A well-structured plea bargain can:
Prevent your employment and future from being jeopardized
Extending the time to meet court-imposed financial obligations
Avoiding formal conviction
Setting Up a “First Time Offender” To Qualify for Record Sealing / Expungement
As a “First Time Offender,” we’d like to see you restored to the position you occupied before you were arrested or charged. Clients who enjoy a withhold of adjudication or have their charges formally dismissed through their successful completion of a diversion program, may be eligible to have their records sealed or expunged. Florida law prohibits the sealing or expungement of any case where the individual is convicted of the offense. Therefore, getting the right outcome to the case is imperative to preserving your later right to seal or expunge all arrest records. Call for additional information on sealing or expunging your criminal record.
Trying to Represent Yourself Could be a Costly Mistake
An experienced State Prosecutor is assigned to your case tasked with the professional objective to seek justice in conjunction with appropriate punishment. Many first time offenders wrongly assume that the prosecutor will agree to a reduction of the charge or request a lenient sentence from the court, only to be greatly surprised when the State seeks a conviction, probation, or even jail time. The perils of speaking on your own behalf in court are well illustrated by the old axiom that “a man who represents himself has a fool for a client.” Even skilled and experienced attorneys who find themselves accused of a crime will almost always decline to represent themselves. They recognize the true value of having an advocate who is more familiar with the local court system to defend their best interests.
Many first time offenders are under the mistaken impression that they can take advantage of the services of a “free lawyer” from the Public Defender’s Office. In reality, the services of the Public Defender are restricted to people who have an income that is below the poverty level. In addition, the services of the Public Defender are not “free.” Studies demonstrate that the outcomes in criminal cases handled by court-appointed attorneys can often be inferior to those secured by private counsel. Consider the advantages of a private attorney versus the public defender.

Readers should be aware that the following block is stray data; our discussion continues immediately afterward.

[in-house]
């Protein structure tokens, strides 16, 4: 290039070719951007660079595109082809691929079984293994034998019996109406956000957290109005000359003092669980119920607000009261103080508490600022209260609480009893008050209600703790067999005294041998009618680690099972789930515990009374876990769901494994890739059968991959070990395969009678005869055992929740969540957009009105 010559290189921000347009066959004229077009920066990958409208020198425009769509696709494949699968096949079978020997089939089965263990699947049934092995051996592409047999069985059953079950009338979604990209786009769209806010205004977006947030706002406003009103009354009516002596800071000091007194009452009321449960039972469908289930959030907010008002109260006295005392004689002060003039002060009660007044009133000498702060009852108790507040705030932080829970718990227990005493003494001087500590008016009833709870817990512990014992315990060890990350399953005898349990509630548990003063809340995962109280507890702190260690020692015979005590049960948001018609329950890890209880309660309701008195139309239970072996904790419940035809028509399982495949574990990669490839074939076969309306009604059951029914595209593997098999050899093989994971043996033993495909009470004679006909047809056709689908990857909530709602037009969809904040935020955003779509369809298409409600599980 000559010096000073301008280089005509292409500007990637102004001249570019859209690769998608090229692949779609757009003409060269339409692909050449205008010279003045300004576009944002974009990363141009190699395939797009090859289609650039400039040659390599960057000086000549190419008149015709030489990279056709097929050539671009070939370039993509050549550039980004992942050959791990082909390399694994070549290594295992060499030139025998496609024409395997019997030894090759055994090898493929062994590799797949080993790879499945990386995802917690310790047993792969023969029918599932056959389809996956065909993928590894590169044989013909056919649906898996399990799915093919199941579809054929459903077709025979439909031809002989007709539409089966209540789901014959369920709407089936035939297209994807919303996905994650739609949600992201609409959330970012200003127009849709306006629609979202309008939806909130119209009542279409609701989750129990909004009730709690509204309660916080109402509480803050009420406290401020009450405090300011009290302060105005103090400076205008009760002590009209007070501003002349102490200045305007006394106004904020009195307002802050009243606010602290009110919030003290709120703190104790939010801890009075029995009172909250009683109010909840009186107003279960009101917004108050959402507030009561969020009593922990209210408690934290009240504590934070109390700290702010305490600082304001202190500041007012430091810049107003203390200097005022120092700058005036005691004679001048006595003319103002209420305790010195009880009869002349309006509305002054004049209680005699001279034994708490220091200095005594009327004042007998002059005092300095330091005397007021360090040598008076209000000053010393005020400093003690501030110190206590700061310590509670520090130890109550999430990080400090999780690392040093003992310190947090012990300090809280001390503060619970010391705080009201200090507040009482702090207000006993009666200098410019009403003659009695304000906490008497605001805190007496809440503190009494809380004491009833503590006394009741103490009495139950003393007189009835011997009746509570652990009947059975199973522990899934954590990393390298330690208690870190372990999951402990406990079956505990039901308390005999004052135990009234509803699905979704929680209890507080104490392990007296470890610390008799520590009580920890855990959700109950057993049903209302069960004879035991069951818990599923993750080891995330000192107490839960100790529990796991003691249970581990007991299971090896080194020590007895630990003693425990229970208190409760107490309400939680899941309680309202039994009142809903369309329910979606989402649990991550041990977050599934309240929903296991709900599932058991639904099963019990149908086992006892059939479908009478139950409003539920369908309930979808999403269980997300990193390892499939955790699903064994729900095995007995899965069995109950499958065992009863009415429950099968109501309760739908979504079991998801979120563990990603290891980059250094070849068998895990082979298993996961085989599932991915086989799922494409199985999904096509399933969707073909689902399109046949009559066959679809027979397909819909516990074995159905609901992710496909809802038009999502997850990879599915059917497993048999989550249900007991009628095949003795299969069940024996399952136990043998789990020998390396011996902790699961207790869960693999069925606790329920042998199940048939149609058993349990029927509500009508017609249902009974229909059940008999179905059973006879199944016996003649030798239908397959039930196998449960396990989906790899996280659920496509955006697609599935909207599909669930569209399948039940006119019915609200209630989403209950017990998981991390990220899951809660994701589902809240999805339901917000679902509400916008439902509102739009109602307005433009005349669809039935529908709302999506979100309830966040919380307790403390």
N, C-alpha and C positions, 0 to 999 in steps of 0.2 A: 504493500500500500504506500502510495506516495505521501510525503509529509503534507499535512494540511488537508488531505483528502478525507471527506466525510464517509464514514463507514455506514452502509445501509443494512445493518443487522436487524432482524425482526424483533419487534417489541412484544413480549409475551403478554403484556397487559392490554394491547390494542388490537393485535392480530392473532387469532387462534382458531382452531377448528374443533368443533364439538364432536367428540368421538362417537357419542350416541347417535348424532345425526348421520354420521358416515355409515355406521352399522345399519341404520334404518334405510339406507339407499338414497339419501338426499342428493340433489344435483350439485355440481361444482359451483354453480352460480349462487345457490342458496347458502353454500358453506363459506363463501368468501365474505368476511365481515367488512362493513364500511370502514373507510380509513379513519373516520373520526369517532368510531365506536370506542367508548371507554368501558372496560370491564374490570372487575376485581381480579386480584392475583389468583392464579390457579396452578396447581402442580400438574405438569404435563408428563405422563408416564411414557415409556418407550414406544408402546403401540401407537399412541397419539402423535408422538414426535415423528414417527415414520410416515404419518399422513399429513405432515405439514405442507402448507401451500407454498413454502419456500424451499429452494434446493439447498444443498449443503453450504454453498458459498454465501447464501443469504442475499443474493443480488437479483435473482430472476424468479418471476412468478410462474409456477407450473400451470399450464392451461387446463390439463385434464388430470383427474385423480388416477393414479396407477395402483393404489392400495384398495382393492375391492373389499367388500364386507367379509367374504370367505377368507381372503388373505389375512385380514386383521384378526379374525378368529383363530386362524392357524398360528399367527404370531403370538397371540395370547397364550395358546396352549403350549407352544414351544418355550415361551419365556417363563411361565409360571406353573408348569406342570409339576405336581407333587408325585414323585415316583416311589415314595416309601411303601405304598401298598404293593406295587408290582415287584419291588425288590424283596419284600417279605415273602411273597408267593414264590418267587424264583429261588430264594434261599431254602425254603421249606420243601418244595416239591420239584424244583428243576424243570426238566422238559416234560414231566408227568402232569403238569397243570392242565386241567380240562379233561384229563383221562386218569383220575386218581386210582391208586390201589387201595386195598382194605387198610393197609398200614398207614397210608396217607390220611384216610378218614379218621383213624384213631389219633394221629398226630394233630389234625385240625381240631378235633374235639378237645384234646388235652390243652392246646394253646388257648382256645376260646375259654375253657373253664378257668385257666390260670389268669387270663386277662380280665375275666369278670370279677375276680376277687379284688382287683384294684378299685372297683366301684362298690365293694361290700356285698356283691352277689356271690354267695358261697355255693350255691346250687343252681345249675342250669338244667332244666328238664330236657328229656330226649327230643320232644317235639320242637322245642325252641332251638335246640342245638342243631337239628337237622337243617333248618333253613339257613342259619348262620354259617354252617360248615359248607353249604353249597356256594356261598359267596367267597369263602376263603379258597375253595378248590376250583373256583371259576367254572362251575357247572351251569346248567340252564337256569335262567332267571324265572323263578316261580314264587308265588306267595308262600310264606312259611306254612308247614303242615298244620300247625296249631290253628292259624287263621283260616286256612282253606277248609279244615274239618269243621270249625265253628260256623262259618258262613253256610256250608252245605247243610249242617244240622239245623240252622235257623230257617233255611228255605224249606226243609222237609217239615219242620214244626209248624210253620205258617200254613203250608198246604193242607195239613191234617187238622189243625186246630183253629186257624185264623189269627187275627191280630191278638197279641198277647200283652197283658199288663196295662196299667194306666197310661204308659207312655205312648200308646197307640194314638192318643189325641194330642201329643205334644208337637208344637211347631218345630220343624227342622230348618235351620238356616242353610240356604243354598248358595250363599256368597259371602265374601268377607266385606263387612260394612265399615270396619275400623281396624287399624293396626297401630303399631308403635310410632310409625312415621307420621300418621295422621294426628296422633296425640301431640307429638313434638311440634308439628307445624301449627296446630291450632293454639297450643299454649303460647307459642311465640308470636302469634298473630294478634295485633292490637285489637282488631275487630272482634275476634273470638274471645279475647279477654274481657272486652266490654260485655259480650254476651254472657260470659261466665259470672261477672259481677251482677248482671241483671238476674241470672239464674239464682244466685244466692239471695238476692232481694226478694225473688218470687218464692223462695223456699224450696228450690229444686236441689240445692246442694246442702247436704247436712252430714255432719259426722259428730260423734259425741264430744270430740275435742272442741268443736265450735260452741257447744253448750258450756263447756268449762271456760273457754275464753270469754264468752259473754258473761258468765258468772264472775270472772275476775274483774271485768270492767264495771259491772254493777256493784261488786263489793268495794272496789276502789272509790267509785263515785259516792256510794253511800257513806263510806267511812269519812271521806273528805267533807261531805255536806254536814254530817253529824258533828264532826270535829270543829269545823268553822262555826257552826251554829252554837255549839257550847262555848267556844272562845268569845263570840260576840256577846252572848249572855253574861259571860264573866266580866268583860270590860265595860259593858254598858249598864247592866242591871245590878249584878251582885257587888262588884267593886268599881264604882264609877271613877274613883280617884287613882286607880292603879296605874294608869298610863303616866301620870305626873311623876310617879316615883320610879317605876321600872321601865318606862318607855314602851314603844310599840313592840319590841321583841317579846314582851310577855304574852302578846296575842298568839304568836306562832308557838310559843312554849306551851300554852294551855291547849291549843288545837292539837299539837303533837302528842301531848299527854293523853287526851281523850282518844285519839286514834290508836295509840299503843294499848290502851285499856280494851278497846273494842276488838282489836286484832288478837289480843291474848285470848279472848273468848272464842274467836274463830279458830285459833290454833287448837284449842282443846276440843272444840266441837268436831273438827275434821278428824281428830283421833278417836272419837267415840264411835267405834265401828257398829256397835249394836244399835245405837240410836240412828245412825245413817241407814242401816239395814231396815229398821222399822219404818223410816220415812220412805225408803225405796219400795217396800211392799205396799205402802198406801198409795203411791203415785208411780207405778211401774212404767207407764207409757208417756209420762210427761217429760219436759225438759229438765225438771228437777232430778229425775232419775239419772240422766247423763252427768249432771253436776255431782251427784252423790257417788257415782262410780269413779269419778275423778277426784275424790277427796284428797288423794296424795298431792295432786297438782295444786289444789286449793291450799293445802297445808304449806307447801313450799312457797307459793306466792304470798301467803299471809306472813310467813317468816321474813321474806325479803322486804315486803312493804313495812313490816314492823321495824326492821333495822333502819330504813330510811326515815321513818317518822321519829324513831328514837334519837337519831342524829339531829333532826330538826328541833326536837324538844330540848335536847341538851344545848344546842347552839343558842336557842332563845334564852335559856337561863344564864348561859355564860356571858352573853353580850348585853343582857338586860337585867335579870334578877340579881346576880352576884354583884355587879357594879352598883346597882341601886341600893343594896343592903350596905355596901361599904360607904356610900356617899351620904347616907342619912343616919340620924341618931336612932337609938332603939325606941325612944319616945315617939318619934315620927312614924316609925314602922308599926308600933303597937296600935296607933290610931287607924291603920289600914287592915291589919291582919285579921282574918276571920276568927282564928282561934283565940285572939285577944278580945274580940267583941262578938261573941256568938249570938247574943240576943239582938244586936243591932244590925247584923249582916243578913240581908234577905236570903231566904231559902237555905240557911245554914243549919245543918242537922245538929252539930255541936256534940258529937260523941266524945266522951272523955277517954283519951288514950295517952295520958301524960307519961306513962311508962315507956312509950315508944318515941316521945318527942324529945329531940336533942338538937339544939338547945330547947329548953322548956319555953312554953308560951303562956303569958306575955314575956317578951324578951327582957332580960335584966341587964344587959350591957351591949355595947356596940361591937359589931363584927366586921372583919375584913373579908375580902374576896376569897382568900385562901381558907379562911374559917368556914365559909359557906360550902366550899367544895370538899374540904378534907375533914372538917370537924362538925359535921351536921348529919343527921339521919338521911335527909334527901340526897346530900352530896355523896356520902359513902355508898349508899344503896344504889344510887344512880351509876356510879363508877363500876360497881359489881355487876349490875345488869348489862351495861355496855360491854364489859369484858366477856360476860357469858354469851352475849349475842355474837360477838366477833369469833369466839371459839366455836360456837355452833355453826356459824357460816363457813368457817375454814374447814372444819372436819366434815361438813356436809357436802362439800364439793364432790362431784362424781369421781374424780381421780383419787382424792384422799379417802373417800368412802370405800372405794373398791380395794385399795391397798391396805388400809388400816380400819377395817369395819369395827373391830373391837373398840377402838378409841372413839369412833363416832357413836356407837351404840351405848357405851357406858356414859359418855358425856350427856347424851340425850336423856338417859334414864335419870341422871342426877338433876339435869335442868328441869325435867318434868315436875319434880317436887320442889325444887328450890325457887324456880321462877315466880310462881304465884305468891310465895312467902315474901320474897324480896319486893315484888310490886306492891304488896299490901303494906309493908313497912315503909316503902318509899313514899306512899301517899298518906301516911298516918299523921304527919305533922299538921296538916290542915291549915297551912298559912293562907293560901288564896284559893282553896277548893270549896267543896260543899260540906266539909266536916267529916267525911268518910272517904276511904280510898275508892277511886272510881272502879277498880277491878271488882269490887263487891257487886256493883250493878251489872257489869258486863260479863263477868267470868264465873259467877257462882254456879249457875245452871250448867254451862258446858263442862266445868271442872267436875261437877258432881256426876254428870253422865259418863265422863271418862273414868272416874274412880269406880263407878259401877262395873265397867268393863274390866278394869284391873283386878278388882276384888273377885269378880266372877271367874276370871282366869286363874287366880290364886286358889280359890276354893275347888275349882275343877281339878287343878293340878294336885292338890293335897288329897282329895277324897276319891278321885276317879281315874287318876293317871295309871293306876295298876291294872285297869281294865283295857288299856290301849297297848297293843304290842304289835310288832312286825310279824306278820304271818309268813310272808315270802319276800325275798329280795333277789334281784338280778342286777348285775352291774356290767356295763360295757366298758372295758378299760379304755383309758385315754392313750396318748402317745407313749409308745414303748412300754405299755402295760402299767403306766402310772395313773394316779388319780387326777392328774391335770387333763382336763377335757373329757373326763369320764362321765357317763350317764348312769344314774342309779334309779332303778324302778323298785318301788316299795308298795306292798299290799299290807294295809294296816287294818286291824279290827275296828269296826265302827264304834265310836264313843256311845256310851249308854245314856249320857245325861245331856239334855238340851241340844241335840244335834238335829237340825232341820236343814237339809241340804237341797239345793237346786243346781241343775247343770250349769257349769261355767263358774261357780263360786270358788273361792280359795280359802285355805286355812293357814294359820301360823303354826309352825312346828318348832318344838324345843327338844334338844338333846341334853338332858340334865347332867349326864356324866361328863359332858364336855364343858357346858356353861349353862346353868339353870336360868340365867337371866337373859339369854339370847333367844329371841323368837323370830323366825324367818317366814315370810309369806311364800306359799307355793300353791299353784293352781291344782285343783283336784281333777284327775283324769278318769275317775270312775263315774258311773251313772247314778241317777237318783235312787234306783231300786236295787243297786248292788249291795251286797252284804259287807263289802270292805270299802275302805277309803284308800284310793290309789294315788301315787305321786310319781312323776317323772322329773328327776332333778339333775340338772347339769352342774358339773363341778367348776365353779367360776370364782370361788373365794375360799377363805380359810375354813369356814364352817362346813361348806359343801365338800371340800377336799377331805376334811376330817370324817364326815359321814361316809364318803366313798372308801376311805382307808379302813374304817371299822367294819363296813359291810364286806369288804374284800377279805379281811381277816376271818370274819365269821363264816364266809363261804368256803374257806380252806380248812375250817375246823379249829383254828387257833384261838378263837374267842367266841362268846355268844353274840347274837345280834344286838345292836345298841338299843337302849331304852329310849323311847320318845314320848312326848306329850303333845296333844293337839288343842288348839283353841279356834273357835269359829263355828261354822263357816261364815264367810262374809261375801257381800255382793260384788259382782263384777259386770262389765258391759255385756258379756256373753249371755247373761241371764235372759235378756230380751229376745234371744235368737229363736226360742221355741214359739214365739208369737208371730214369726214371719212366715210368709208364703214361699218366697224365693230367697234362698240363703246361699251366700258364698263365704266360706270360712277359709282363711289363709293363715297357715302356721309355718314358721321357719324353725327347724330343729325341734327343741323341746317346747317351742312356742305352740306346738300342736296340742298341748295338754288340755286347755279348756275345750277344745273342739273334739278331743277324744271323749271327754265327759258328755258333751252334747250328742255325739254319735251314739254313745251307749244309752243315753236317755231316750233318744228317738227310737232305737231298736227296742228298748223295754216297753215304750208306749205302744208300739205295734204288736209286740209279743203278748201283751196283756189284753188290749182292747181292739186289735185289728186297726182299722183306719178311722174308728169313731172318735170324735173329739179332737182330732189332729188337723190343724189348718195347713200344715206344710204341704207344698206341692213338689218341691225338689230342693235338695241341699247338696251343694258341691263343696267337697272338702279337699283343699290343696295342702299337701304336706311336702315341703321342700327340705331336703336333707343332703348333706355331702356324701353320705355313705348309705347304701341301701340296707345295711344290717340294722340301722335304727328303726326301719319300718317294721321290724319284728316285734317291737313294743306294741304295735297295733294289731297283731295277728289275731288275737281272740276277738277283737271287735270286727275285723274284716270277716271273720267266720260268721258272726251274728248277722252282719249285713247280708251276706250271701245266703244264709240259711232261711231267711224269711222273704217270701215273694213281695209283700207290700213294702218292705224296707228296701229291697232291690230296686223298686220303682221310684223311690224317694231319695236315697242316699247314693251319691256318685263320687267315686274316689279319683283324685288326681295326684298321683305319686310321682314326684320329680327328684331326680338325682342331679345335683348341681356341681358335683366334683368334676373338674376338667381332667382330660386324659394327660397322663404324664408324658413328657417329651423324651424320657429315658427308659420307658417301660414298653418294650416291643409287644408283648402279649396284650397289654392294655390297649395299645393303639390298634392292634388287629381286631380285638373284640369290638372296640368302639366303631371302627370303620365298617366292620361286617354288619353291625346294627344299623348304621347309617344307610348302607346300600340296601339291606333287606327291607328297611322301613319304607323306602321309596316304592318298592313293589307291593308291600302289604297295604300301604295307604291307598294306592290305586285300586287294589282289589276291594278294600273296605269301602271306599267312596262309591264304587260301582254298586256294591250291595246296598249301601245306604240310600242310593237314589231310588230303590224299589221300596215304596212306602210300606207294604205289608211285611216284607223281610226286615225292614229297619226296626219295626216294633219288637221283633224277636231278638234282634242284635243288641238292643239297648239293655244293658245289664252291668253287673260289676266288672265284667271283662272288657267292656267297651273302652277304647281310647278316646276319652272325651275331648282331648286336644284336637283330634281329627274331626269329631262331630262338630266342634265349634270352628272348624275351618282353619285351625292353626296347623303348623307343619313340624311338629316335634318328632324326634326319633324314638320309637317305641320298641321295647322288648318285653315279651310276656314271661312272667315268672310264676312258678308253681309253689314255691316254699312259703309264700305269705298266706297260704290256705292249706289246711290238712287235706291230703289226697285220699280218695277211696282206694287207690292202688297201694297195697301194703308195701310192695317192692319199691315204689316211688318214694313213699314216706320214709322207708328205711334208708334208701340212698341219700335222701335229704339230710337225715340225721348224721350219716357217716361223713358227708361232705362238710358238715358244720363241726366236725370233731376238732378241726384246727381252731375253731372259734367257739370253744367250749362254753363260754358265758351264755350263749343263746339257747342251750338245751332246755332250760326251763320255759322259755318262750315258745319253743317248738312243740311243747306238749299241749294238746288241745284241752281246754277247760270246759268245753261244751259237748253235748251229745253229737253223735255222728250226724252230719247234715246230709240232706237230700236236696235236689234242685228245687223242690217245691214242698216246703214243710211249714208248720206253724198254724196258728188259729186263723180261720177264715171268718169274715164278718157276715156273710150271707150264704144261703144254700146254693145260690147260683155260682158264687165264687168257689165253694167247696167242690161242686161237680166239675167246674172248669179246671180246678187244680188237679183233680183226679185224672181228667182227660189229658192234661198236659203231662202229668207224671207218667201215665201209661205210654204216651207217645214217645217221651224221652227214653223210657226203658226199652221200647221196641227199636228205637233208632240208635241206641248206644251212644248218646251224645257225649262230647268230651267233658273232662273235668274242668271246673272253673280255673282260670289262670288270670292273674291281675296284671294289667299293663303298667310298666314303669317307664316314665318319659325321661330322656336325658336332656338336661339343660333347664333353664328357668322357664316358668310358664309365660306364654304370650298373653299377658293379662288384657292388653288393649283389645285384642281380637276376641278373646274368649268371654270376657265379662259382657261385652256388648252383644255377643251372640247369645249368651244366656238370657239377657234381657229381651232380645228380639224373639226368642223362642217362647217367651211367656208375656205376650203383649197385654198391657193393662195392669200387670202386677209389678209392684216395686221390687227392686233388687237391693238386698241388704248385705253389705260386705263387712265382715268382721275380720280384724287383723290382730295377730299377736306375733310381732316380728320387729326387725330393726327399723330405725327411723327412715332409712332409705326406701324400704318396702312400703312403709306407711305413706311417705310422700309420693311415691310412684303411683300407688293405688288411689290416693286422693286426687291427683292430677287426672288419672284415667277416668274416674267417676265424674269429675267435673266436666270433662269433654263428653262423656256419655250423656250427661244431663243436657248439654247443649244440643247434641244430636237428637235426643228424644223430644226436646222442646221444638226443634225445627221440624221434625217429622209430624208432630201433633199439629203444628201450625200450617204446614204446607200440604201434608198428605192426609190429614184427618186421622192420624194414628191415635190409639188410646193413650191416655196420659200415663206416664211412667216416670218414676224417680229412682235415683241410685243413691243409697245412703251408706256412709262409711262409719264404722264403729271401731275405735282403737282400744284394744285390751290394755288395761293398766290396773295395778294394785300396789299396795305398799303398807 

The results of your court hearing are something that you will be forced to reflect upon for the rest of your life. Even the decision on whether to plead “guilty” or “no contest” can have far-reaching consequences. Appealing an undesired outcome or mistake caused by your inexperience or lack of specialized legal training can be an expensive and time-consuming process. Likewise, the results of any appeal may be uncertain at best. For that reason, getting it right the first time is imperative.
We Can Help
Don’t rely solely on the advice of a family member or friend. Call us to schedule a free consultation. We are criminal defense attorneys experienced in helping persons charged with a first time criminal offense. We invite you to meet with a lawyer so that we can learn what objectives are important to you. Together, we can tailor a strategy that is focused on achieving the best possible outcome according to your individual needs.
We can further investigate the facts of your case and ask some important questions:
Is this your first encounter with the criminal justice system?
Do you have little or no prior criminal record?
Can your case be handled without you having to appear in court?
Is your case a good candidate for pre-filing intervention that may prevent formal charges?
Are you eligible for a diversion program that results in a dismissal of the charge?
Can your case be resolved to avoid formal conviction?
Can your record of arrest be sealed or expunged?
The information on this website is for general information purposes only. Nothing on this site should be taken as legal advice for any individual case or situation. The information is not intended to create, and receipt or viewing does not constitute, an attorney-client relationship.